De-Mystifying Site-Level Grievance Mechanisms: Key Factors that Contribute to Successful Design and Implementation
Dr Craig Ford, Mr Ben Chalmers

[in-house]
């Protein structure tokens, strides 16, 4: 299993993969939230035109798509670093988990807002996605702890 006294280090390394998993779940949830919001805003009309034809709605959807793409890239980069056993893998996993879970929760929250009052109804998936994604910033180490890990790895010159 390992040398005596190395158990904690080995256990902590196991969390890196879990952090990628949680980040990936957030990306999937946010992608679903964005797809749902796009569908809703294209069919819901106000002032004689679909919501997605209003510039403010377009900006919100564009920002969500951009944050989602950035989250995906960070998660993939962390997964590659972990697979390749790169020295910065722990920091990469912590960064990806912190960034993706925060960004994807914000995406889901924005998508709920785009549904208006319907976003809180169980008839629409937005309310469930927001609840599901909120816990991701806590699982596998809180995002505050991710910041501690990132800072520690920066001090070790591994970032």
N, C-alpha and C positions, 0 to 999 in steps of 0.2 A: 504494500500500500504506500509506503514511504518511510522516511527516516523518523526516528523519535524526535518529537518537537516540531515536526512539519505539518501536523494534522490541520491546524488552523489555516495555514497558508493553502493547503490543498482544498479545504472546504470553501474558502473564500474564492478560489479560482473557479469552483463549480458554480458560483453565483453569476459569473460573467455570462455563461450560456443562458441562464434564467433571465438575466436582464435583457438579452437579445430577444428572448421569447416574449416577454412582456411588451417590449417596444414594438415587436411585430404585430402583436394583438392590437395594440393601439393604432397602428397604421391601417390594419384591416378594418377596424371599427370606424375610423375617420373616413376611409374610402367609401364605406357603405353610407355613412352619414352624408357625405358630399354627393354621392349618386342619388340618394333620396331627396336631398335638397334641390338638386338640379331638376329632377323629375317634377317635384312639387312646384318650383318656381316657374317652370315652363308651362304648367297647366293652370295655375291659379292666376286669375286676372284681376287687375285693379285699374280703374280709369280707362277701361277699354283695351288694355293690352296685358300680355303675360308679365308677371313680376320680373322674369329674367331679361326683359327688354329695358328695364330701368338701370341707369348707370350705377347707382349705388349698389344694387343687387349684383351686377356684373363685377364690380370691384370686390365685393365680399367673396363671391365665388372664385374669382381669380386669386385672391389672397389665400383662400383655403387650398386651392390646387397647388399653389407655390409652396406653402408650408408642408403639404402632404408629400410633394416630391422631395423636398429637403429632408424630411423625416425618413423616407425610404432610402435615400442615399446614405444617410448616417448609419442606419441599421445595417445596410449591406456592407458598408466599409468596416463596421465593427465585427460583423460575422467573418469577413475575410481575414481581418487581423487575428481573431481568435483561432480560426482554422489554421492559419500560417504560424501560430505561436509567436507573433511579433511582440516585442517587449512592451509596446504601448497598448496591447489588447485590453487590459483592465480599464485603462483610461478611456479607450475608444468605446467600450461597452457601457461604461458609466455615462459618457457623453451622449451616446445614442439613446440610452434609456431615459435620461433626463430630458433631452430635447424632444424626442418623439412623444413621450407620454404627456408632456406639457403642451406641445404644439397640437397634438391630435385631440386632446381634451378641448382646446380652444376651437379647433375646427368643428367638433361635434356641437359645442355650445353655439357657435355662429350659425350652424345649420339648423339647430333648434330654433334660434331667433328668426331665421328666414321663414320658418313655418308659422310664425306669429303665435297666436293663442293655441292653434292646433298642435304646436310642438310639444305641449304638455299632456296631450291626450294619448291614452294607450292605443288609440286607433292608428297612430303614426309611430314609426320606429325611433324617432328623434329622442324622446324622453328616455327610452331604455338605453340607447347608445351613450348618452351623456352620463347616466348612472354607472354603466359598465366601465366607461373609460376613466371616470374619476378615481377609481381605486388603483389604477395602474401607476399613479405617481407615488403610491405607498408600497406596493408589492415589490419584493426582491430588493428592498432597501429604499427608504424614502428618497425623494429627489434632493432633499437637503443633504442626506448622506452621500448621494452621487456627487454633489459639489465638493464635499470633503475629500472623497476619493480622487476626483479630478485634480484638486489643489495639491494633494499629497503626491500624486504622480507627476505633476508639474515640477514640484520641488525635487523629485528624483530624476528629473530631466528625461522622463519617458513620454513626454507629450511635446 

Over the past few years, considerable emphasis has been placed on the design and implementation of site-level grievance mechanisms (GMs), which are increasingly being seen as a vitally important community relations tool. A number of organizations have recently produced valuable and thoughtful guides to help businesses design and implement GMs. These tools identify the evolving best practice design elements and process steps to implement a site-level GM. Experience around the world with companies of all sizes demonstrates that organizations struggle to define what constitutes a grievance and to distinguish these from other community-related incidents and concerns. Existing guidance does not typically address, with any granularity, the real and often intractable organizational and on-the-ground design and implementation challenges that businesses face after making a decision to put site-level GMs in place. The Mining Association of Canada and the Office of the Canadian Extractive Sector CSR Counsellor identified a need to develop more practical and granular site-level GM guidance to encourage their adoption. This guide de-mystifies grievances and grievance management, and elaborates on the key elements that contribute to successful design and implementation of site-level GMs. A management systems approach is used to describe how grievances fit into the broad range of community concerns and incidents and identifies the three factors that escalate a community concern or incident to a formal grievance. In this way, companies can design a management system for community issues that goes well beyond grievances, helping build trust-based relationships between mining operations and local communities.